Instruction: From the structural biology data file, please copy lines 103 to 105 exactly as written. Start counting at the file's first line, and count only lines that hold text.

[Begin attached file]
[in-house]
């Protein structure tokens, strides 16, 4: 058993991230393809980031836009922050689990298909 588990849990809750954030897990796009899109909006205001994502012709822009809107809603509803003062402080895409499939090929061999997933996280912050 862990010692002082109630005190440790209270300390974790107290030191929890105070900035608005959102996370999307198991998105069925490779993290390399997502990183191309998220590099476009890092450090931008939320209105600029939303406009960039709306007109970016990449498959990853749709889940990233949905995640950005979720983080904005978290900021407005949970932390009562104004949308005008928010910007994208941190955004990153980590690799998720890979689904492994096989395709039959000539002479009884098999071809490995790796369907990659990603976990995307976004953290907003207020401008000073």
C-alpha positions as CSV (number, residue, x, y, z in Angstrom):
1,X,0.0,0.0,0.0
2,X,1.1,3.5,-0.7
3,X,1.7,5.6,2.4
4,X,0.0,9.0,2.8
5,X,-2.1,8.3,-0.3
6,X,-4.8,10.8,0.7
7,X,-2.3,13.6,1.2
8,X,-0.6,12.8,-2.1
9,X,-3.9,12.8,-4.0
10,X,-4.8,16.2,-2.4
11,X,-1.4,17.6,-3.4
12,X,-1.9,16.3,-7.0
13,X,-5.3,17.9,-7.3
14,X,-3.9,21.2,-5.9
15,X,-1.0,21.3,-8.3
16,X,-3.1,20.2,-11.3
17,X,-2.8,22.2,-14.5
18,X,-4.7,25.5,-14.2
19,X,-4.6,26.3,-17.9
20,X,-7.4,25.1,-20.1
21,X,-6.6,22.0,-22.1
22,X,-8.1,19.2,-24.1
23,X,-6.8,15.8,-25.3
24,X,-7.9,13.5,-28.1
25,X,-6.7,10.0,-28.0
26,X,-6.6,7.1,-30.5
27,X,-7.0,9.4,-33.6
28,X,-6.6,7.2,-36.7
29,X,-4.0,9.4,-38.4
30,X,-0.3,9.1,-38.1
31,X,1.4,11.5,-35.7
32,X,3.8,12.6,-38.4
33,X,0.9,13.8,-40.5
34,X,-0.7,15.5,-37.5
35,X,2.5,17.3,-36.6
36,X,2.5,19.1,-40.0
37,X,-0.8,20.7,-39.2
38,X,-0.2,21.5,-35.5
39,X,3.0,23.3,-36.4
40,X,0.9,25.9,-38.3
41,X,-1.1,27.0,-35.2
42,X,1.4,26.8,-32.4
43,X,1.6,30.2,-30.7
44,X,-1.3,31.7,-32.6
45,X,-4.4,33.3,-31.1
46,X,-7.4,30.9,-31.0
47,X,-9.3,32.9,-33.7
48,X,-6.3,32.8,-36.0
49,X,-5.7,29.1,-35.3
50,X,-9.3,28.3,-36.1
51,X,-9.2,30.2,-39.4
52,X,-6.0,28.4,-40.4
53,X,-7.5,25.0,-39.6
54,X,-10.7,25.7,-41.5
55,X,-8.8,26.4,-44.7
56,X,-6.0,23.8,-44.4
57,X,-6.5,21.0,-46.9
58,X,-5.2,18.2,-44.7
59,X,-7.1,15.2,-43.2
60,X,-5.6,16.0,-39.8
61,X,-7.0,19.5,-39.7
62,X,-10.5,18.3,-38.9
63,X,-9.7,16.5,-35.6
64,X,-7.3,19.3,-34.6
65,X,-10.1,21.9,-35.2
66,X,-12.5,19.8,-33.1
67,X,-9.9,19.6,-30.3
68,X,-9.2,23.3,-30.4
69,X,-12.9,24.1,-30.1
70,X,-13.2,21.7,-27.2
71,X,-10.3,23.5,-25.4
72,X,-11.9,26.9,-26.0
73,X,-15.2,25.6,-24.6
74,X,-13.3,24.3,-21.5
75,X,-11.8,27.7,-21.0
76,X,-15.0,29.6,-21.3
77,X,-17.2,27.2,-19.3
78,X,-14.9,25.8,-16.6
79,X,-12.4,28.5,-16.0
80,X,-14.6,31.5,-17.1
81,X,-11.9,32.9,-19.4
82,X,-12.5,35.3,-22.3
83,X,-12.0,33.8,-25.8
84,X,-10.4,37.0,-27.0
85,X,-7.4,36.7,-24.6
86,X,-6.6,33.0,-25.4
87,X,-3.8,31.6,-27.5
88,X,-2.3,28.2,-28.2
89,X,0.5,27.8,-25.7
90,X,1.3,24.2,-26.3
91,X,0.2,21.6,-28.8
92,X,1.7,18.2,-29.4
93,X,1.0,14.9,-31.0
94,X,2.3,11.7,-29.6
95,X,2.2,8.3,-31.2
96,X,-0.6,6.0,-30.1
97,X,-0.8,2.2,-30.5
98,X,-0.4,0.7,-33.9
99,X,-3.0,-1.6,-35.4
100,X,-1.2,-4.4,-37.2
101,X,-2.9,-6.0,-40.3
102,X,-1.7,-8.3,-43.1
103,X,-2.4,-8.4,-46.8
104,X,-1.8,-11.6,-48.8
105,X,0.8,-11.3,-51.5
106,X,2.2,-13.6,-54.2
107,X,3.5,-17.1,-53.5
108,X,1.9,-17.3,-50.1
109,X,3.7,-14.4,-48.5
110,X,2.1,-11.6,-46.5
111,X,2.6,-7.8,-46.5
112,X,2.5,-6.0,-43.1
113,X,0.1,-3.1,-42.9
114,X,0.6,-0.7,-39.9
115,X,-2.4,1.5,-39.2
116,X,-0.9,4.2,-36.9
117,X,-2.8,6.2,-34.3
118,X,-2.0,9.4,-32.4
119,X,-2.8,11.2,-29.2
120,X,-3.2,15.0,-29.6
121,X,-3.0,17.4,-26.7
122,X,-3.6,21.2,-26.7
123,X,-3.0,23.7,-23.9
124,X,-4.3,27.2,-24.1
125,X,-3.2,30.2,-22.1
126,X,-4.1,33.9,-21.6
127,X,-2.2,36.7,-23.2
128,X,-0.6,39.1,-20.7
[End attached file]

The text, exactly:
100,X,-1.2,-4.4,-37.2
101,X,-2.9,-6.0,-40.3
102,X,-1.7,-8.3,-43.1